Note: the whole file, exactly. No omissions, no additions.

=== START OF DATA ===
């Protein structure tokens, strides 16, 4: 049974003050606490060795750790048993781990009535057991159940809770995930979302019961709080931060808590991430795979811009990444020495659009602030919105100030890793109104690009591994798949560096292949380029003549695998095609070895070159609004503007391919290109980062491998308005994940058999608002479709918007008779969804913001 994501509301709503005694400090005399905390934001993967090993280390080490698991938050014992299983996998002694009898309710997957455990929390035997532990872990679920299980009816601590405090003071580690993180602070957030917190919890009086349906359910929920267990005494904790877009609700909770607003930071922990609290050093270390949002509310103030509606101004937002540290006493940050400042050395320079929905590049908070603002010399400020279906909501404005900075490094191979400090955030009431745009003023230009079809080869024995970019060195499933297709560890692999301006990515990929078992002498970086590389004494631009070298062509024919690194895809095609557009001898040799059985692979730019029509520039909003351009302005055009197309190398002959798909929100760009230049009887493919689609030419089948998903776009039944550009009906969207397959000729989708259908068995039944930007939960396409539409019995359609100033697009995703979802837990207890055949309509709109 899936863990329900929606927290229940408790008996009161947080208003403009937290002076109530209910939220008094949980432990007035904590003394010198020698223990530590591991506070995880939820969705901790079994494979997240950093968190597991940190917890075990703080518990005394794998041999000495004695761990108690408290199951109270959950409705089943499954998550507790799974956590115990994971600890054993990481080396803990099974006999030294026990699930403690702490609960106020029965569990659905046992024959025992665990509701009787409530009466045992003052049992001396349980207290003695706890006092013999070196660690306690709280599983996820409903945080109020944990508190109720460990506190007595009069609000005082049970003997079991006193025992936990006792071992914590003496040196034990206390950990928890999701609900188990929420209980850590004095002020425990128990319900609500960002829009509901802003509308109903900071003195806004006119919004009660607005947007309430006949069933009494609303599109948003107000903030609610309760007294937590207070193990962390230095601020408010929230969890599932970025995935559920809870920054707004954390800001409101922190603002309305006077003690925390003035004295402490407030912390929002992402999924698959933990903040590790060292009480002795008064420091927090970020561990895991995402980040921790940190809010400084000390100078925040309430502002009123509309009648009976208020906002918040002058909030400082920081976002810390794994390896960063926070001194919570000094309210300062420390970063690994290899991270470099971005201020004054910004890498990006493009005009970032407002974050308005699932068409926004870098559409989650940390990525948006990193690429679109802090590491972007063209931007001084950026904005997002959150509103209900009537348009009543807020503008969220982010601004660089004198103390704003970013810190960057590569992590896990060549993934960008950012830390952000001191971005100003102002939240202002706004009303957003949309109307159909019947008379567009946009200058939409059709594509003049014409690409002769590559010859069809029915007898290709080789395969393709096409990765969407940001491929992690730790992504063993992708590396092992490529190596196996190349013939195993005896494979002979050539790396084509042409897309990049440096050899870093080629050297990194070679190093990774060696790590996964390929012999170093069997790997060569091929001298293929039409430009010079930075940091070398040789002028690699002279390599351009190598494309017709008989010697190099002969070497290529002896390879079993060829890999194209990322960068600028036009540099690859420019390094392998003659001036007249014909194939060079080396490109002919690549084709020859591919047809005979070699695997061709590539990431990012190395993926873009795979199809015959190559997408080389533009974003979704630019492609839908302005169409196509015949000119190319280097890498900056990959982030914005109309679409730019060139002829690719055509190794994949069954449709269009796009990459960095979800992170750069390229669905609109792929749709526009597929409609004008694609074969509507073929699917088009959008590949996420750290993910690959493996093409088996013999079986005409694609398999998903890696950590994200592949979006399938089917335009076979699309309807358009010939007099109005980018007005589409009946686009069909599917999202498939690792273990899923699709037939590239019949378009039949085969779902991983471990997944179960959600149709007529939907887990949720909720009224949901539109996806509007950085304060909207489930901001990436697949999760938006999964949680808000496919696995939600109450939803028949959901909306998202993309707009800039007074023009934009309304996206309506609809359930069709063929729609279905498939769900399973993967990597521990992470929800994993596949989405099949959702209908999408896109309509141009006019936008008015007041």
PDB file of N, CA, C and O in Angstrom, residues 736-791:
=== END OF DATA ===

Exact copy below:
């Protein structure tokens, strides 16, 4: 049974003050606490060795750790048993781990009535057991159940809770995930979302019961709080931060808590991430795979811009990444020495659009602030919105100030890793109104690009591994798949560096292949380029003549695998095609070895070159609004503007391919290109980062491998308005994940058999608002479709918007008779969804913001 994501509301709503005694400090005399905390934001993967090993280390080490698991938050014992299983996998002694009898309710997957455990929390035997532990872990679920299980009816601590405090003071580690993180602070957030917190919890009086349906359910929920267990005494904790877009609700909770607003930071922990609290050093270390949002509310103030509606101004937002540290006493940050400042050395320079929905590049908070603002010399400020279906909501404005900075490094191979400090955030009431745009003023230009079809080869024995970019060195499933297709560890692999301006990515990929078992002498970086590389004494631009070298062509024919690194895809095609557009001898040799059985692979730019029509520039909003351009302005055009197309190398002959798909929100760009230049009887493919689609030419089948998903776009039944550009009906969207397959000729989708259908068995039944930007939960396409539409019995359609100033697009995703979802837990207890055949309509709109 899936863990329900929606927290229940408790008996009161947080208003403009937290002076109530209910939220008094949980432990007035904590003394010198020698223990530590591991506070995880939820969705901790079994494979997240950093968190597991940190917890075990703080518990005394794998041999000495004695761990108690408290199951109270959950409705089943499954998550507790799974956590115990994971600890054993990481080396803990099974006999030294026990699930403690702490609960106020029965569990659905046992024959025992665990509701009787409530009466045992003052049992001396349980207290003695706890006092013999070196660690306690709280599983996820409903945080109020944990508190109720460990506190007595009069609000005082049970003997079991006193025992936990006792071992914590003496040196034990206390950990928890999701609900188990929420209980850590004095002020425990128990319900609500960002829009509901802003509308109903900071003195806004006119919004009660607005947007309430006949069933009494609303599109948003107000903030609610309760007294937590207070193990962390230095601020408010929230969890599932970025995935559920809870920054707004954390800001409101922190603002309305006077003690925390003035004295402490407030912390929002992402999924698959933990903040590790060292009480002795008064420091927090970020561990895991995402980040921790940190809010400084000390100078925040309430502002009123509309009648009976208020906002918040002058909030400082920081976002810390794994390896960063926070001194919570000094309210300062420390970063690994290899991270470099971005201020004054910004890498990006493009005009970032407002974050308005699932068409926004870098559409989650940390990525948006990193690429679109802090590491972007063209931007001084950026904005997002959150509103209900009537348009009543807020503008969220982010601004660089004198103390704003970013810190960057590569992590896990060549993934960008950012830390952000001191971005100003102002939240202002706004009303957003949309109307159909019947008379567009946009200058939409059709594509003049014409690409002769590559010859069809029915007898290709080789395969393709096409990765969407940001491929992690730790992504063993992708590396092992490529190596196996190349013939195993005896494979002979050539790396084509042409897309990049440096050899870093080629050297990194070679190093990774060696790590996964390929012999170093069997790997060569091929001298293929039409430009010079930075940091070398040789002028690699002279390599351009190598494309017709008989010697190099002969070497290529002896390879079993060829890999194209990322960068600028036009540099690859420019390094392998003659001036007249014909194939060079080396490109002919690549084709020859591919047809005979070699695997061709590539990431990012190395993926873009795979199809015959190559997408080389533009974003979704630019492609839908302005169409196509015949000119190319280097890498900056990959982030914005109309679409730019060139002829690719055509190794994949069954449709269009796009990459960095979800992170750069390229669905609109792929749709526009597929409609004008694609074969509507073929699917088009959008590949996420750290993910690959493996093409088996013999079986005409694609398999998903890696950590994200592949979006399938089917335009076979699309309807358009010939007099109005980018007005589409009946686009069909599917999202498939690792273990899923699709037939590239019949378009039949085969779902991983471990997944179960959600149709007529939907887990949720909720009224949901539109996806509007950085304060909207489930901001990436697949999760938006999964949680808000496919696995939600109450939803028949959901909306998202993309707009800039007074023009934009309304996206309506609809359930069709063929729609279905498939769900399973993967990597521990992470929800994993596949989405099949959702209908999408896109309509141009006019936008008015007041």
PDB file of N, CA, C and O in Angstrom, residues 736-791: